The James Webb Telescope sees a new asteroid belt – another star in the Solar System

Stars can be seen with the naked eye, but planets orbiting other stars are incredibly difficult to see, even with the most powerful telescopes ever made. It wasn’t until 1992 that astronomers imaged an exoplanet, meaning a planet in another solar system; Before that, some astronomers thought that our solar system might be unique and that planets were probably rare.

However, by 2010, exoplanet discoveries had become frequent enough to be quotidian; Now, according to NASA, there are more than 9,000 possible or confirmed exoplanets. Due to a selection bias favoring massive bodies close to their parent stars, many of these planets are larger than Jupiter. Smaller bodies are much harder to see – and when it comes to bodies smaller than planets, such as the Moon or asteroids, none of the candidate bodies are actually confirmed.

That makes the discovery of an asteroid belt orbiting the Fomelhot star all the more exciting. Thanks to new observations made using the James Webb Space Telescope (JWST), we have a better sense of the nature of the Solar System around Fomelhot, one of the brightest stars in the Southern Hemisphere’s night sky and some of the more sedentary stars. It is 25 light years away from Earth. In fact, although astronomers expected to see similar intricate details between our solar system and the Fomalhout star system, they were surprised to find that it is more complicated than previously thought, as they discovered that it has an unexpectedly convoluted asteroid belt.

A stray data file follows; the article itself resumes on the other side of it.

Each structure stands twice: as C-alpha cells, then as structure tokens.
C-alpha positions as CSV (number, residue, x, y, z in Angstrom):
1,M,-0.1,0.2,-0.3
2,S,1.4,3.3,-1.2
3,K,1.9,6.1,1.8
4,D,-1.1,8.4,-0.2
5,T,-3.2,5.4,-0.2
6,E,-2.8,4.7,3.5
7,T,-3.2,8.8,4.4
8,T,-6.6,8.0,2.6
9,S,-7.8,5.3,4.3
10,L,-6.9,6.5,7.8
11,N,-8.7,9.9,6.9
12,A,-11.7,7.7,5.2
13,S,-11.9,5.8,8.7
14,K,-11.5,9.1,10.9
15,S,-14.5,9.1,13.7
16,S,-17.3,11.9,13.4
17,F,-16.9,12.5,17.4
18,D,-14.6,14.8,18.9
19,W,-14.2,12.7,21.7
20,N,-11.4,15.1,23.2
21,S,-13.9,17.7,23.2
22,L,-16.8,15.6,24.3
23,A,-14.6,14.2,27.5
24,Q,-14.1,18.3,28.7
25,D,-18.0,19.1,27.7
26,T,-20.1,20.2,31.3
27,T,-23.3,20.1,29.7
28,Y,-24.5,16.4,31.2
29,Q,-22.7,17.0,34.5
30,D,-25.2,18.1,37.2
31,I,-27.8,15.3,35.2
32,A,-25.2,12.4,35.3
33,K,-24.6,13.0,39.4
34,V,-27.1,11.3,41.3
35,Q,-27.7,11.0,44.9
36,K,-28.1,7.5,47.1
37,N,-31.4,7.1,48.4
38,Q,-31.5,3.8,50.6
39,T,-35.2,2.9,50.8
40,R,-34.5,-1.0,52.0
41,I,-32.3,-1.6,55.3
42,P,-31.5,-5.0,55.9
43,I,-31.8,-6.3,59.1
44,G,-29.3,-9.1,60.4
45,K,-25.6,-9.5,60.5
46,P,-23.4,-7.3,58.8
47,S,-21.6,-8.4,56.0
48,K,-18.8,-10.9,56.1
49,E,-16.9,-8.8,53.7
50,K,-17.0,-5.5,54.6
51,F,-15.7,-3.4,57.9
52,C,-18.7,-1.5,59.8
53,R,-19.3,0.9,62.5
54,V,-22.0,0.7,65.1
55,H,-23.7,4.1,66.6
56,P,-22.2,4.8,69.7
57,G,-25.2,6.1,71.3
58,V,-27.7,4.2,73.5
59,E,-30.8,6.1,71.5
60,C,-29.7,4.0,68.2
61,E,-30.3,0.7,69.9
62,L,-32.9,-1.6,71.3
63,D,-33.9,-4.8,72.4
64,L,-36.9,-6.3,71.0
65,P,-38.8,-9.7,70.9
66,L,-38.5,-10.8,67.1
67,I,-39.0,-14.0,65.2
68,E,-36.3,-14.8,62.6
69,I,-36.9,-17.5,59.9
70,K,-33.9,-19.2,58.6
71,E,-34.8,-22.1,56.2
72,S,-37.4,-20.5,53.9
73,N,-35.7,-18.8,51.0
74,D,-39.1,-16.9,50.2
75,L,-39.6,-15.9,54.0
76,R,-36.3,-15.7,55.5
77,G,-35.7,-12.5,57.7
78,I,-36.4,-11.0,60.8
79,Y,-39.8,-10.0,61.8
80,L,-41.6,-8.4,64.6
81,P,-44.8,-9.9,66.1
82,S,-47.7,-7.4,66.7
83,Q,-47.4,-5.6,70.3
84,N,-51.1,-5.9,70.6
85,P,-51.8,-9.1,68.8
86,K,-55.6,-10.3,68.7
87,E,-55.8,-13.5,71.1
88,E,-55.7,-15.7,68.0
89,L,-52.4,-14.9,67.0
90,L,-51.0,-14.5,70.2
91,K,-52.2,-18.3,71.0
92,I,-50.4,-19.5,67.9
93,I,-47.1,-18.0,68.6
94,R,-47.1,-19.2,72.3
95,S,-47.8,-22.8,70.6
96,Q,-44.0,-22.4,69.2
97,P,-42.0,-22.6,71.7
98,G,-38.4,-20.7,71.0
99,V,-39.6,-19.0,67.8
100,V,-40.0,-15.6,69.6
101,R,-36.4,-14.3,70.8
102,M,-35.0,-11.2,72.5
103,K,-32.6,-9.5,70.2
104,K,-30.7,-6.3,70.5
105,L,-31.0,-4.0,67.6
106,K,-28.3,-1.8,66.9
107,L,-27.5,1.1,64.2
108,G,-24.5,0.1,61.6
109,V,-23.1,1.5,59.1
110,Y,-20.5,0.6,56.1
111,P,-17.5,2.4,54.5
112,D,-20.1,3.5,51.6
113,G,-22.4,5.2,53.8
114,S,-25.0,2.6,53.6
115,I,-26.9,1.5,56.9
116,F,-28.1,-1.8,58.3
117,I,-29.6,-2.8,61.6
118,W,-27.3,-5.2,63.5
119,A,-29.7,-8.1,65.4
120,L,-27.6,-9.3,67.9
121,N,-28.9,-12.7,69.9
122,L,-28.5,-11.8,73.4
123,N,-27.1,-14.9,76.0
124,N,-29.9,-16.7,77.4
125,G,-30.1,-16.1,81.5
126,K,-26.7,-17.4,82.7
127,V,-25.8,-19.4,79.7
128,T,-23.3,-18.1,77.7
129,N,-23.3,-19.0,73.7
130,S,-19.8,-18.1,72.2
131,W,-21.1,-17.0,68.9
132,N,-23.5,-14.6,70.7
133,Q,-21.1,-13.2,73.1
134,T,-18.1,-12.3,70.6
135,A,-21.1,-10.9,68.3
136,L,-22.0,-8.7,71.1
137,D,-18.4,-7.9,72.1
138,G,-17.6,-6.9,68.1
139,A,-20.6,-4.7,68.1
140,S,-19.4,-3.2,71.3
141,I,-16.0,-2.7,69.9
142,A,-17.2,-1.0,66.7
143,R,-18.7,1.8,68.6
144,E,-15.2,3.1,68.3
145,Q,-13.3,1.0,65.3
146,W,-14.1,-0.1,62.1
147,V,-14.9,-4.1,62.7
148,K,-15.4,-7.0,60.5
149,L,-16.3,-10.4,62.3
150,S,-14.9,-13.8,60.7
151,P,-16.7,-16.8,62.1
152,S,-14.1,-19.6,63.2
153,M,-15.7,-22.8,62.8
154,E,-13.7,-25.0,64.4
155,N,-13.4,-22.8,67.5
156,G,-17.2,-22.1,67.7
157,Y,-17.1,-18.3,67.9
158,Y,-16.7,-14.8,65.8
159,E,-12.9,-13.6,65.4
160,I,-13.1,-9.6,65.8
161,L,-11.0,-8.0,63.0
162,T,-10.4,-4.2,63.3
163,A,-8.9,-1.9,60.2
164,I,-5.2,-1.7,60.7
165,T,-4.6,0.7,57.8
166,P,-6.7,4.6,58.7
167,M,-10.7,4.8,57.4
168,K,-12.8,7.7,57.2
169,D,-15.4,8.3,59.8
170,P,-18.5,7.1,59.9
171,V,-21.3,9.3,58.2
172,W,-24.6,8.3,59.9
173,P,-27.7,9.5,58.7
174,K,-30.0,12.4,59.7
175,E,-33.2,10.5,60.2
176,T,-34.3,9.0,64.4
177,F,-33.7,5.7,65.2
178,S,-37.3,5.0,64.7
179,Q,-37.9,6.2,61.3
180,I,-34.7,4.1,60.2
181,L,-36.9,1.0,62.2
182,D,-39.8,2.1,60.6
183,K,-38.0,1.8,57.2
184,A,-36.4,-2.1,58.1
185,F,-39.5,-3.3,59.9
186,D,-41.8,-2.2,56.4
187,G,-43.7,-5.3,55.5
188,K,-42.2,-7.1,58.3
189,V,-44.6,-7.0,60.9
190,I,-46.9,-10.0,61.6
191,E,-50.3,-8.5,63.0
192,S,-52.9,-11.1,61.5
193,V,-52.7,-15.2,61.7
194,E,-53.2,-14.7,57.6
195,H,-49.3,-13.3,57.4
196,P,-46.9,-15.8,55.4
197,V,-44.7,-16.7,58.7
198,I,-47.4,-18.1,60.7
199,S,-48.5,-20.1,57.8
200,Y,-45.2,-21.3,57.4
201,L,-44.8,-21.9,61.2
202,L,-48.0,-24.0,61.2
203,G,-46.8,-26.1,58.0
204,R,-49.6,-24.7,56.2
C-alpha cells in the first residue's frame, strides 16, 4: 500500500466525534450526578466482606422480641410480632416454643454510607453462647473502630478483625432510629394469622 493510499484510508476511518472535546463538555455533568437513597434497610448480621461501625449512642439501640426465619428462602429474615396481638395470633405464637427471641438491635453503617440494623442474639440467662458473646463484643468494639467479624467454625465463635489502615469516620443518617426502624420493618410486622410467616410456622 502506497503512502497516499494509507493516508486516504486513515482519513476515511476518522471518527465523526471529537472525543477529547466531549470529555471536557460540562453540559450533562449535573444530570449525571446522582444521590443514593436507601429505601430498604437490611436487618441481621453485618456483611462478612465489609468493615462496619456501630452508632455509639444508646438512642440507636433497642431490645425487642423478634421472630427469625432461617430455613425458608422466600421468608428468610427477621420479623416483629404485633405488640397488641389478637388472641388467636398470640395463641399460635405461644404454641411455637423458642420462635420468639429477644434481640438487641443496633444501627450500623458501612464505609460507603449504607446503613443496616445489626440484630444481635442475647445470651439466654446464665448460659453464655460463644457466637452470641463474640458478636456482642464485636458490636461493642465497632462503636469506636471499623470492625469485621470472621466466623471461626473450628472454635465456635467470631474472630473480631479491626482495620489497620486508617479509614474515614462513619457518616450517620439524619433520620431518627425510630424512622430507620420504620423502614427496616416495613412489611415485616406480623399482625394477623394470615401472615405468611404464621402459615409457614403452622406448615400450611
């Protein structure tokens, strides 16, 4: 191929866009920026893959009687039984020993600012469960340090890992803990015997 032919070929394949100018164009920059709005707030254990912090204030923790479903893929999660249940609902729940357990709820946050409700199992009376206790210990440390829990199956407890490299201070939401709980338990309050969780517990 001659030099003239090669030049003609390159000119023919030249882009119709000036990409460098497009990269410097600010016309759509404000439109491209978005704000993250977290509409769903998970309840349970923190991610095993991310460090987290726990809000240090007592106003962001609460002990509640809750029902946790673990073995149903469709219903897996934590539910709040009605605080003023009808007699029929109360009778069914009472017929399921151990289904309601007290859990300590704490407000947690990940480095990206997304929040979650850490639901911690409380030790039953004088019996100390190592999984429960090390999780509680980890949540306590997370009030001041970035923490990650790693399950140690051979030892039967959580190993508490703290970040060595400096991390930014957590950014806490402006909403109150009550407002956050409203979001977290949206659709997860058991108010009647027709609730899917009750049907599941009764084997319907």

The observations were officially published in a May 8 report in Nature Astronomy. Previously, the Hubble Space Telescope and the Herschel Space Observatory, as well as the Atacama Large Millimeter/Submillimeter Array (ALMA), have taken detailed images of the outer asteroid belt in the Fomalhot star system. Thanks to JWST, astronomers are now able to see the inner bands for the first time, revealing a bunch of surprises.

In an interview with Salon, Andras Gaspar, lead author of the paper and an astronomer at the University of Arizona in Tucson, said there is “so much to unpack” from this one observation.

“We originally predicted that we would see a very narrow asteroid belt,” Gaspar said. But instead they found three nested belts stretching about 12 million kilometers (14.3 billion miles), 150 times the distance between the Sun and Earth. “There are no gas giants orbiting nearby,” he said, adding that the solar system includes Jupiter and Saturn. “But we see more gaps [out]But it roughly corresponds to the orbit of our Neptune … which is a good sign that there might be an ice giant orbiting there.”

“We originally predicted that we would see a very narrow asteroid belt.”

Harvard astronomer Avi Loeb, who was not involved in the study, called the observation “exciting.”